To determine whether the overall retention of weight gained during pregnancy and the factors affecting postpartum weight retention differ by race.
Data from the 1988 National Maternal and Infant Health Survey were analyzed to examine postpartum weight retention of 20 lb or more among 990 black and 1129 white women who began pregnancy with normal weight for height. The impact of various maternal characteristics on both weight retention and the association between weight retention and race was tested by multivariate methods.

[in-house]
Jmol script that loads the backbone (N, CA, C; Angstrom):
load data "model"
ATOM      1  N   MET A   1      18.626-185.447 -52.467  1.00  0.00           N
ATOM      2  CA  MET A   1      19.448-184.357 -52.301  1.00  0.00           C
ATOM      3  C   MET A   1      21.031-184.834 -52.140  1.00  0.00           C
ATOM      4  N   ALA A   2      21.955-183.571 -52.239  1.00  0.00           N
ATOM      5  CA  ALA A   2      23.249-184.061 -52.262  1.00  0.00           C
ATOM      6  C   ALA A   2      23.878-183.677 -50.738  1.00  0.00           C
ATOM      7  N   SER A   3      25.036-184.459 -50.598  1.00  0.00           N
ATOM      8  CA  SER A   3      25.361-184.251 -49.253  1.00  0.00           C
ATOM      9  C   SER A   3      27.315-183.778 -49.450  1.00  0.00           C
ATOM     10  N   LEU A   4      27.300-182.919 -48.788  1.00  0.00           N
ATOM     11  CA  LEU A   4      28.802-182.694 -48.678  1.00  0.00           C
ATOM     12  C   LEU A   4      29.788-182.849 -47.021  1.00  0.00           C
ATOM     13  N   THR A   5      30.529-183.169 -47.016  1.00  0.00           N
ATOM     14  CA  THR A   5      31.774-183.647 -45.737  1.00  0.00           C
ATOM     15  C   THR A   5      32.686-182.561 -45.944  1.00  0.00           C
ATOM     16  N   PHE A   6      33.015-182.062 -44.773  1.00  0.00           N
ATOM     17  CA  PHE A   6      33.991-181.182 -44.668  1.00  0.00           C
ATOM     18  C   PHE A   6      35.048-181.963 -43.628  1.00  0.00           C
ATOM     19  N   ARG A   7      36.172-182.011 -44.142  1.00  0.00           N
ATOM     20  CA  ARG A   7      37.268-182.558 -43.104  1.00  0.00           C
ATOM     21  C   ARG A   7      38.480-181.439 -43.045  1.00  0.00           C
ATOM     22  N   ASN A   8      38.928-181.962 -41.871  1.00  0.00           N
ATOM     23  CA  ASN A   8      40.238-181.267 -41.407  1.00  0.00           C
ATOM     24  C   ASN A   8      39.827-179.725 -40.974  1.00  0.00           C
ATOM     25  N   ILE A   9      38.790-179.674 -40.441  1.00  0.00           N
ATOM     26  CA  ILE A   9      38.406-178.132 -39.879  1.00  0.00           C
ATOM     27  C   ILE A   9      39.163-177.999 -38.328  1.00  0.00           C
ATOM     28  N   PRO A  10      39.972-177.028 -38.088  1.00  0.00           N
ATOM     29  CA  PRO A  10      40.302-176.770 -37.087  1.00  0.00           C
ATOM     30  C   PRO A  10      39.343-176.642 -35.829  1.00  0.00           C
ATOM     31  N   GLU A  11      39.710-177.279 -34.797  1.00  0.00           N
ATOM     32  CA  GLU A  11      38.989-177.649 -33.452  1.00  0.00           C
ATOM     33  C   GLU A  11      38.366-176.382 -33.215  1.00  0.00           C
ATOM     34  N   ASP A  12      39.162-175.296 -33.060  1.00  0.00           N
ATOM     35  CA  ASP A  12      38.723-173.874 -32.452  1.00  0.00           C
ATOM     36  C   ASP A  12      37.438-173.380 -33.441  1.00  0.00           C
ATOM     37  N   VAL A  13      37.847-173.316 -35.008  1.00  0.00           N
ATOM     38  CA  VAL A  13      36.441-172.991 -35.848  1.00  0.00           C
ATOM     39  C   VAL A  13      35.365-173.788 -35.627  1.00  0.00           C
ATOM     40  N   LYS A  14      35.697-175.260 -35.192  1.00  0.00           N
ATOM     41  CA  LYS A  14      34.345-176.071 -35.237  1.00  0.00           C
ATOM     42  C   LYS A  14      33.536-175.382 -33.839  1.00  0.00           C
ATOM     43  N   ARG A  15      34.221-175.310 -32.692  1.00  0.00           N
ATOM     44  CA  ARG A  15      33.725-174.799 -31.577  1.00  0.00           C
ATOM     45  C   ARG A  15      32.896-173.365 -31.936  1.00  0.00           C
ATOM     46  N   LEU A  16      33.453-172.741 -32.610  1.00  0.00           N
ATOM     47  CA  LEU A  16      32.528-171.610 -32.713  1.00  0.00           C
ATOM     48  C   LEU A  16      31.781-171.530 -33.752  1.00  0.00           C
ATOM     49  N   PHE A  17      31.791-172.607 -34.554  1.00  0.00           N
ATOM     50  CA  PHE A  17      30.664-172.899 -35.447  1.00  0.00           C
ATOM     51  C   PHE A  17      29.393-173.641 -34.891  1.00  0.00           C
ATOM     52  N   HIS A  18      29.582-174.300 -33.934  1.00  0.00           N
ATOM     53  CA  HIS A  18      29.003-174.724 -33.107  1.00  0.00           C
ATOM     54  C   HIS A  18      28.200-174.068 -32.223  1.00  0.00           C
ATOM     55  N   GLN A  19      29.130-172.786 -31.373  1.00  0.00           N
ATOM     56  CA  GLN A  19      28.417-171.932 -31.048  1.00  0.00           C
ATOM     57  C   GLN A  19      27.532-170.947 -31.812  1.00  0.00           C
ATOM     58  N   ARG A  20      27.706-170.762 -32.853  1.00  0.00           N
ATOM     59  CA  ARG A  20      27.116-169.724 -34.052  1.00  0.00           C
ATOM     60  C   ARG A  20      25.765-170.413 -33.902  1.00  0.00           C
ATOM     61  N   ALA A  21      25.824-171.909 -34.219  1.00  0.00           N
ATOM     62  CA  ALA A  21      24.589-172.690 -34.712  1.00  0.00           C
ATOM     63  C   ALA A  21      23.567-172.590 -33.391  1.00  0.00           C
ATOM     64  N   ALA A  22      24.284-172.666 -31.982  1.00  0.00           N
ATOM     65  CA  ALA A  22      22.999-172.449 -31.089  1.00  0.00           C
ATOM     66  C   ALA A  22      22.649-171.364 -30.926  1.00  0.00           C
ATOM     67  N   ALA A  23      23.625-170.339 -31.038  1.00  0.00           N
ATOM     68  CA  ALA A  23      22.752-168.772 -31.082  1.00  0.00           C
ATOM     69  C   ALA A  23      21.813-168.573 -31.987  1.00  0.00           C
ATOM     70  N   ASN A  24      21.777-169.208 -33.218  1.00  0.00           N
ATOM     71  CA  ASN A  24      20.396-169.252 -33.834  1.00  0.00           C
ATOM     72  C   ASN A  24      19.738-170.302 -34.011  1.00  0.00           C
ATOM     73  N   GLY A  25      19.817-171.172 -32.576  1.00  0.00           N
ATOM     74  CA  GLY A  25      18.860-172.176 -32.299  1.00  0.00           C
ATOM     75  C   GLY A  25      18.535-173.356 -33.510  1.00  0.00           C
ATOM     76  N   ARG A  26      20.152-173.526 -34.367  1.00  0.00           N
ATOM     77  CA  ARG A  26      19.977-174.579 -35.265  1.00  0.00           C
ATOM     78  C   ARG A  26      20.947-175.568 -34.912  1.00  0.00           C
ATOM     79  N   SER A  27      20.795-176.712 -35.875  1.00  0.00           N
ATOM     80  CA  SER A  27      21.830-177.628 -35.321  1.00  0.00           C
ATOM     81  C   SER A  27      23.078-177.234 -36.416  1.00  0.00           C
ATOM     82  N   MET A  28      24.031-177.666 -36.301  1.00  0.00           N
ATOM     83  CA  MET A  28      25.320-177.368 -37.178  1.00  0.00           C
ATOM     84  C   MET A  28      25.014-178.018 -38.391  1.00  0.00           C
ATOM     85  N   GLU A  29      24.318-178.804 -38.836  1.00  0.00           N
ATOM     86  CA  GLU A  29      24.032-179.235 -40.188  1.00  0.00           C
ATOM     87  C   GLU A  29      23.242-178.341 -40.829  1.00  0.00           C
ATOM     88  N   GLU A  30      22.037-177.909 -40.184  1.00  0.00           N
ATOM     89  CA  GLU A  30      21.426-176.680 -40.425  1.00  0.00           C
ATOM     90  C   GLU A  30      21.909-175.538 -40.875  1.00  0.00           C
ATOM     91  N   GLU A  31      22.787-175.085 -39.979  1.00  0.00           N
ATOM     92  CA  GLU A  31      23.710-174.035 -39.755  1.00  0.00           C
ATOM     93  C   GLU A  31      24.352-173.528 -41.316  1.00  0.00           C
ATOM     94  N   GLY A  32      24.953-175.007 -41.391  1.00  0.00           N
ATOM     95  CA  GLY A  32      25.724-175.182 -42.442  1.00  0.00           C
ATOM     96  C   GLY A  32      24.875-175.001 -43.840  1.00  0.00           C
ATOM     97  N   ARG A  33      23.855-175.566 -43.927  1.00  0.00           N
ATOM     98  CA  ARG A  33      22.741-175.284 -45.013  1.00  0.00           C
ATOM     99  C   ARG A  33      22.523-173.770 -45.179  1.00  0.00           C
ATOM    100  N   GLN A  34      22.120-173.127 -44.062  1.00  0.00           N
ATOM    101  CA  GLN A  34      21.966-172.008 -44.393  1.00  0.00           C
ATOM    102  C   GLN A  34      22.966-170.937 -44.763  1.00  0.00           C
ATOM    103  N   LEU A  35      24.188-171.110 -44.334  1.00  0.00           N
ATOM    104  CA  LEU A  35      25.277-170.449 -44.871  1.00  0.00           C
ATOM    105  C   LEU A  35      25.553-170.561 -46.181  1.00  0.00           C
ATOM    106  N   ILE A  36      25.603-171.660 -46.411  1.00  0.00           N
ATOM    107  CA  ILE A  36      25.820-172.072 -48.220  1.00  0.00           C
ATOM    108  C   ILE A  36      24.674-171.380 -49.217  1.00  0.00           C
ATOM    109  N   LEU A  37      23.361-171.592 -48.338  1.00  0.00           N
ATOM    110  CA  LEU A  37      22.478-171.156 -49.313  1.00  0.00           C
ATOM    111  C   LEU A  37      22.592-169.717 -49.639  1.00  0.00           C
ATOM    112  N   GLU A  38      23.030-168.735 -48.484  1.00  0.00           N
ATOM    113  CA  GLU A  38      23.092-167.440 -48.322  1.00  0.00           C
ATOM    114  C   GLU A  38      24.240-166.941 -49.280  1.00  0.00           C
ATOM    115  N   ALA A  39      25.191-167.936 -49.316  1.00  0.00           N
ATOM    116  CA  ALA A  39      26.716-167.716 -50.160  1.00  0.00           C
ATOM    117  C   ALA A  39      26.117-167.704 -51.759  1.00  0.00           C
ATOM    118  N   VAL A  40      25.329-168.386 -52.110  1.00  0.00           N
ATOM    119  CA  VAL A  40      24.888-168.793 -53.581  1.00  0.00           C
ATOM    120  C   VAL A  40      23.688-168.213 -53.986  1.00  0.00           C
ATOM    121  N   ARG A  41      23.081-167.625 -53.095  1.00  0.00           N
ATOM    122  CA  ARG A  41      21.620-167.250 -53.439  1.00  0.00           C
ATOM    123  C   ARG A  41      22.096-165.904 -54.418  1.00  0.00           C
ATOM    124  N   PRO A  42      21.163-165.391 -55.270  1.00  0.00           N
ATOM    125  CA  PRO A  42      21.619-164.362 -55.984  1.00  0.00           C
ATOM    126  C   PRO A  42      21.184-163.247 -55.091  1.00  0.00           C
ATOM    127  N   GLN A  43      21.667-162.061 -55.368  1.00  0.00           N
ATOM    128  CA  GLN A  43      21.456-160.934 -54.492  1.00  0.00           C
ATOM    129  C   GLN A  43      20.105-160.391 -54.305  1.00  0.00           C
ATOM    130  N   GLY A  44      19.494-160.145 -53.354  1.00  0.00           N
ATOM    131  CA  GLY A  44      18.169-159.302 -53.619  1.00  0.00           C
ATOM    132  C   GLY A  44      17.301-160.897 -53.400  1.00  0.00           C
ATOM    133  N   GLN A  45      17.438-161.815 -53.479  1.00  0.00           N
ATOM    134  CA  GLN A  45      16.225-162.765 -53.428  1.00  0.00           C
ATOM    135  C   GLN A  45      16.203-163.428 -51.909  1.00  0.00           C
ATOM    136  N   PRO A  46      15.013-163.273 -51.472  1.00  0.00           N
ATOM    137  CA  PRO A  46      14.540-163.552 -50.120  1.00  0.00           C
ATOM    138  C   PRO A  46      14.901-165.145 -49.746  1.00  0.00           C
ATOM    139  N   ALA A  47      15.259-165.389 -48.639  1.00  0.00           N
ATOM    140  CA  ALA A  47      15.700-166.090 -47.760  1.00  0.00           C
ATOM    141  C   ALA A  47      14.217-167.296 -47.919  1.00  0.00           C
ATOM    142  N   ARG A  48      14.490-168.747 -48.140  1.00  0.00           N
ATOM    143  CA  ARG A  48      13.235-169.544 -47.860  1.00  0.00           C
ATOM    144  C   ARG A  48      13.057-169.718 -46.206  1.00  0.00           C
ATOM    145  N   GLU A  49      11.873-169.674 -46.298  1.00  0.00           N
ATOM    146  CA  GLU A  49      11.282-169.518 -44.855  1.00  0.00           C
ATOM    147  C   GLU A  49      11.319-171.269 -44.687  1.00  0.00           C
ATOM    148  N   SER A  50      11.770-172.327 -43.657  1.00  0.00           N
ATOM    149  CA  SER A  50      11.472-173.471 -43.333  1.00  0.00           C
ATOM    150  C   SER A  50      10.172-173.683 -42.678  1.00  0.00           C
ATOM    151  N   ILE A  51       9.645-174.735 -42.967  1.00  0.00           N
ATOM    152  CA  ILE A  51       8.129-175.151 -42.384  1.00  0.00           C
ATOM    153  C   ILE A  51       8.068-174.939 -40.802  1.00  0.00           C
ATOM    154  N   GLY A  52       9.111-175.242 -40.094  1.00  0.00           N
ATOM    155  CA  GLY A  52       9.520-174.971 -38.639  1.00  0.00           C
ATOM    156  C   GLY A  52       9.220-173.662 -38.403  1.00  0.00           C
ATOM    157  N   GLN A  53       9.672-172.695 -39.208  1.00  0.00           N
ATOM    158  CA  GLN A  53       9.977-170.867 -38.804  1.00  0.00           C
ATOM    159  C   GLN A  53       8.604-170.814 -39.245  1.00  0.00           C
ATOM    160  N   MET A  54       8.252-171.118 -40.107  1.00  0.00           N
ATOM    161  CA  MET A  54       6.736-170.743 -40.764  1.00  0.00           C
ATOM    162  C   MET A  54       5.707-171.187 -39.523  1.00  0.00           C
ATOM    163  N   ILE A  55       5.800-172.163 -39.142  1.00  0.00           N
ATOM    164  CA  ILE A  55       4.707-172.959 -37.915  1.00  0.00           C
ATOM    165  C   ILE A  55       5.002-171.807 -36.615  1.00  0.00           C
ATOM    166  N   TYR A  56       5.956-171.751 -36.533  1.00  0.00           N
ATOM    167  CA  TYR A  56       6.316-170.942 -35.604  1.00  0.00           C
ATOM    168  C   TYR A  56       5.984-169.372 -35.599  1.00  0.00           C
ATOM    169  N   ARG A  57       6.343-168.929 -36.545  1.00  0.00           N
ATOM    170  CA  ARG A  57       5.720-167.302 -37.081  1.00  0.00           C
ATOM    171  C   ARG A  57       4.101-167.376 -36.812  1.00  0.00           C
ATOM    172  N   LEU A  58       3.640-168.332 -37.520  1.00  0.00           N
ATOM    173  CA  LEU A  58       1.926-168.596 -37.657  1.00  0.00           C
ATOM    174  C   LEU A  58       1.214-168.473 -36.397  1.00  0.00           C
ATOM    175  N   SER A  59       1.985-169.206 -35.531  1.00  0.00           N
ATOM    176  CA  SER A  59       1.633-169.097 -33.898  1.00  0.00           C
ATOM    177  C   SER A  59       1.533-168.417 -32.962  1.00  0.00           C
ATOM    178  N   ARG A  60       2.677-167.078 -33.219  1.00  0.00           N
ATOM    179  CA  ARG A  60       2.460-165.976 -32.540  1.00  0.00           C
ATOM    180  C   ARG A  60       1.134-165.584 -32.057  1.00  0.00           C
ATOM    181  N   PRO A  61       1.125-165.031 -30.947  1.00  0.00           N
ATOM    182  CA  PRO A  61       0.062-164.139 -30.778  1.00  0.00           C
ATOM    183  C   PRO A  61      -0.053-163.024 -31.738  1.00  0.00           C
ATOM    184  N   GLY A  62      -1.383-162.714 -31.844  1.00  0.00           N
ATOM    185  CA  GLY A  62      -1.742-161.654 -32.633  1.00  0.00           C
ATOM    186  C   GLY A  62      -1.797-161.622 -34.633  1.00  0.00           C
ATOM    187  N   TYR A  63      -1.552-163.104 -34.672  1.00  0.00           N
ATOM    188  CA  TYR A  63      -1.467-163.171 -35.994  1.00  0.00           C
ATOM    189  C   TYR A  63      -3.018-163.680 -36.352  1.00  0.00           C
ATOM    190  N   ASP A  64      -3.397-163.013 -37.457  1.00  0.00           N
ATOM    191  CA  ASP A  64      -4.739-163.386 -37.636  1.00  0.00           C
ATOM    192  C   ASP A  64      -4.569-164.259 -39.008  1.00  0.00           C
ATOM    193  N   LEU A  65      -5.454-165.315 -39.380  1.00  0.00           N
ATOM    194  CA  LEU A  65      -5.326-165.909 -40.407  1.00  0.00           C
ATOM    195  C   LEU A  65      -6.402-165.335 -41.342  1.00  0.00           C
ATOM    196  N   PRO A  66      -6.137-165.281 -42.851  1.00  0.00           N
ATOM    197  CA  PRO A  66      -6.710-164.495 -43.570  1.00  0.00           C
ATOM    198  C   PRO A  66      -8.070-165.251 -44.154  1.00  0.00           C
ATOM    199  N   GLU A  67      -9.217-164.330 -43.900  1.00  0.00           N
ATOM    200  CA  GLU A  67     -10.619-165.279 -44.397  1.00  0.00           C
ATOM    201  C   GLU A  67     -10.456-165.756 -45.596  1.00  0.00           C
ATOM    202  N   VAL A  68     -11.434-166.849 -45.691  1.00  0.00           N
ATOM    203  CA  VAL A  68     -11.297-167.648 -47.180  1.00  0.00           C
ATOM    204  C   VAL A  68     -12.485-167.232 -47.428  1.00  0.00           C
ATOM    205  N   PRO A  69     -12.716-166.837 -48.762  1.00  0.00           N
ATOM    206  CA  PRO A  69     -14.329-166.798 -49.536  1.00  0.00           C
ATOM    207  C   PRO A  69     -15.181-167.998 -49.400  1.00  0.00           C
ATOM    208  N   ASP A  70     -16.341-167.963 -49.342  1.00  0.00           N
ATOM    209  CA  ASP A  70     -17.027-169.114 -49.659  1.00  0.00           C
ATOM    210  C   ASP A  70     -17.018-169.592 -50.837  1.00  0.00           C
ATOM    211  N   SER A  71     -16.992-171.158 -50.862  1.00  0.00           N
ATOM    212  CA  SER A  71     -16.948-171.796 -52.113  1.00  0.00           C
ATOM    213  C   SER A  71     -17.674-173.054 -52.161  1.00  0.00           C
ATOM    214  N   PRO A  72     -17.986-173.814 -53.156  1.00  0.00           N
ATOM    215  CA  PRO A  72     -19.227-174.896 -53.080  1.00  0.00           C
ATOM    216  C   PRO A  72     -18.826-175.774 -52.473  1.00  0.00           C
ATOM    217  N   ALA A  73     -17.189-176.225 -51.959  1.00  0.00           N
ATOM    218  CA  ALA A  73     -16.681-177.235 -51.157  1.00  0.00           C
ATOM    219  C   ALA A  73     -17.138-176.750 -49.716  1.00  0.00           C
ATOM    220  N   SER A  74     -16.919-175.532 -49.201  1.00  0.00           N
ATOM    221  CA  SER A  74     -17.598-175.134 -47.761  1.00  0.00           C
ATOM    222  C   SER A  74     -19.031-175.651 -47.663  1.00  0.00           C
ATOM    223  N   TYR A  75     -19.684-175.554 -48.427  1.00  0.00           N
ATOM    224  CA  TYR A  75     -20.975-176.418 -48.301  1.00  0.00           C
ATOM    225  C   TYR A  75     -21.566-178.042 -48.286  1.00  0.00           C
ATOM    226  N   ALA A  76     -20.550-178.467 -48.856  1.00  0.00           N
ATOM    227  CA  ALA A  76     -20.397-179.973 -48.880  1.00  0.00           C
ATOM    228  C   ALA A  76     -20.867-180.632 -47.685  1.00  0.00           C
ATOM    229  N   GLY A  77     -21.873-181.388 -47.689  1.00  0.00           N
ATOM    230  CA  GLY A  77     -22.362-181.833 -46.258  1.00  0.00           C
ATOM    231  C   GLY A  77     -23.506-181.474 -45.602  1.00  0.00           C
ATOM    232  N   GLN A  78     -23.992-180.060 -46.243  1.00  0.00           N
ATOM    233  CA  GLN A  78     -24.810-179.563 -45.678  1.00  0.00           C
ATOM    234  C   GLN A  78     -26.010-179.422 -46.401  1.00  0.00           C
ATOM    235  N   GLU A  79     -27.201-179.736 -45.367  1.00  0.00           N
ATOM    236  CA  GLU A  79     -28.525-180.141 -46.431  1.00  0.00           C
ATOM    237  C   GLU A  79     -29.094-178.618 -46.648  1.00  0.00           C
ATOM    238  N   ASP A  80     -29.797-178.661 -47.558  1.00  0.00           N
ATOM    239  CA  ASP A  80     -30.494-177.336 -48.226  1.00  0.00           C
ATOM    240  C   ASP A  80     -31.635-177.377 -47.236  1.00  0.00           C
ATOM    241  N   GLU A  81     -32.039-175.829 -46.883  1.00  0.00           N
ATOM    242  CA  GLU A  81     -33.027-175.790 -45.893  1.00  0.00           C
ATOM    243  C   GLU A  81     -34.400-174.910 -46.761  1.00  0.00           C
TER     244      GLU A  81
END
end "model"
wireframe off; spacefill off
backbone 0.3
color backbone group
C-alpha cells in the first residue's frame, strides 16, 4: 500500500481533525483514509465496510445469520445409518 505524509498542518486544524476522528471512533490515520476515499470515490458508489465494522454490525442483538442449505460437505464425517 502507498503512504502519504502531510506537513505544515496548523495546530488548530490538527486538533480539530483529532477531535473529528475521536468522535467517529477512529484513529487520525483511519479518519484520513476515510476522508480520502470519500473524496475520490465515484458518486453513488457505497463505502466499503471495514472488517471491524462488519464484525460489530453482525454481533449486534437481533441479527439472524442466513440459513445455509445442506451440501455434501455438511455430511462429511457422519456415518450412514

Black mothers were twice as likely to retain at least 20 lb than white mothers (adjusted odds ratio 2.20, 95% confidence interval 1.50-3.22). This black-white difference did not differ substantially by socioeconomic status. However, many factors affecting postpartum weight retention differed by maternal race. For example, whereas unmarried status was associated with weight retention among white mothers, high parity was associated with weight retention among black mothers. Low socioeconomic status and high prenatal weight gain were associated with an increased risk of weight retention for both black and white mothers.
These data suggest that population-specific strategies may be needed to help mothers return to their pre-pregnancy weight.